Case study: Park Resorts engages customers through responsive website

Holiday resort management firm Park Resorts' recently launched responsive website delivers new features and improves the user experience

Holiday resort management firm Park Resorts has 48 sites across the UK, making it the country’s largest holiday park operator.

It has recently launched a responsive website, delivering new features and an improved user experience.

The firm's existing website was fully transactional, but it had been designed five years ago without the needs of current users in mind. In addition, it ran a separate mobile site. In December 2013, Park Resorts decided to update the sites, combining them into a single responsive site.

“We were fully aware we needed to update the website with a fresh design and user experience, so that was a large part of the reasoning behind the new website,” says Martin Abrams, head of digital for Park Resorts.

The holiday company had also made several changes to the website over its five years of service, layering new features over old, so it was important that the new website properly integrated all of these features to streamline the web experience, both for users and those adding functionality in the future.

Looking at the industry as a whole, Abrams points out the UK holiday park sector is behind the travel sector in terms of offering customers the mobile-centric experience they have come to expect. Park Resorts aimed to be one of the first to change that.

Bridging the gap

Abrams says Park Resorts needed a single system to bridge the mobile and online platforms, promote purchases to consumers and make analytics easier on the back-end technology.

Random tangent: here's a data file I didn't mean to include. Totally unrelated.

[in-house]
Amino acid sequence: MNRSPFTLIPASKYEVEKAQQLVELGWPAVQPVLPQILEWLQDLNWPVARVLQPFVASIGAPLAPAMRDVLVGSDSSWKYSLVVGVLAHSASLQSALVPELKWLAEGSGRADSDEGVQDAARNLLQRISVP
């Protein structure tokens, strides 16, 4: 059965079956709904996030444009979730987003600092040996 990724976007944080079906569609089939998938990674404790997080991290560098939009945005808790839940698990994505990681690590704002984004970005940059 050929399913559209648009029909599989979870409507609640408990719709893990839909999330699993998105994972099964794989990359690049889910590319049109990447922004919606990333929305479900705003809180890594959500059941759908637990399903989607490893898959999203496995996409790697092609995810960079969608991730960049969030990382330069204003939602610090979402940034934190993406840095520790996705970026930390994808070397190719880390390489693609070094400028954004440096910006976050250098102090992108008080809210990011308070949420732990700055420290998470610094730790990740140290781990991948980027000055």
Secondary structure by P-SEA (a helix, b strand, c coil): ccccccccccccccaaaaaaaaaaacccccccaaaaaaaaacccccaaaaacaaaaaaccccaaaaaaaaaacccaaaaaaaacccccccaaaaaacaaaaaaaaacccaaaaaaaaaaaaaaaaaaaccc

“It does streamline certain things that we’re doing, particularly analytics and understanding what customers are doing on the site,” he says.

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Having a separate mobile website required a separate analytics account, which made it more difficult to pair the data. It became harder to understand customers and their online needs, and almost impossible to track whether the same customers were using the website across both platforms.

“We thought having one website would make that a lot simpler and allow us to fully understand our customers' needs,” he says.

Abrams and his team realised that to fully understand the website’s customers and their needs, they would have to target the mobile audience as well.

Park Resorts needed a responsive site as it was experiencing a huge increase in the number of customers using the site on mobile devices.

“We’ve seen huge growth in mobile and tablet users, and across different areas of the business the growth has slightly differed. On the holiday side of the business you see a lot more traffic on mobile, but around the sales area of the business there’s a lot more traffic on desktop,” says Abrams.

When Abrams discovered mobile and tablet traffic was exceeding traffic from traditional PCs, he realised it needed to make changes to better target this increasingly mobile audience.

Park Resorts' responsive website was designed to improve user experience across all devices


A good mix

But Park Resorts does not now rely solely on its responsive site to accommodate customers. It also has two mobile apps, one aimed at caravan sales and one designed to provide information to customers on a Park Resort holiday.

Since the launch of these applications in 2014, there has been a huge surge in downloads, as people flock to the app for their buying and browsing needs.

But although the number of application downloads is growing, Abrams is finding that people still prefer to use the mobile site to search for caravans and plan their stay.

“It is certainly an area of growth, but most people are browsing Google. It’s much simpler to go to a mobile website – an app is quite a different experience,” he says.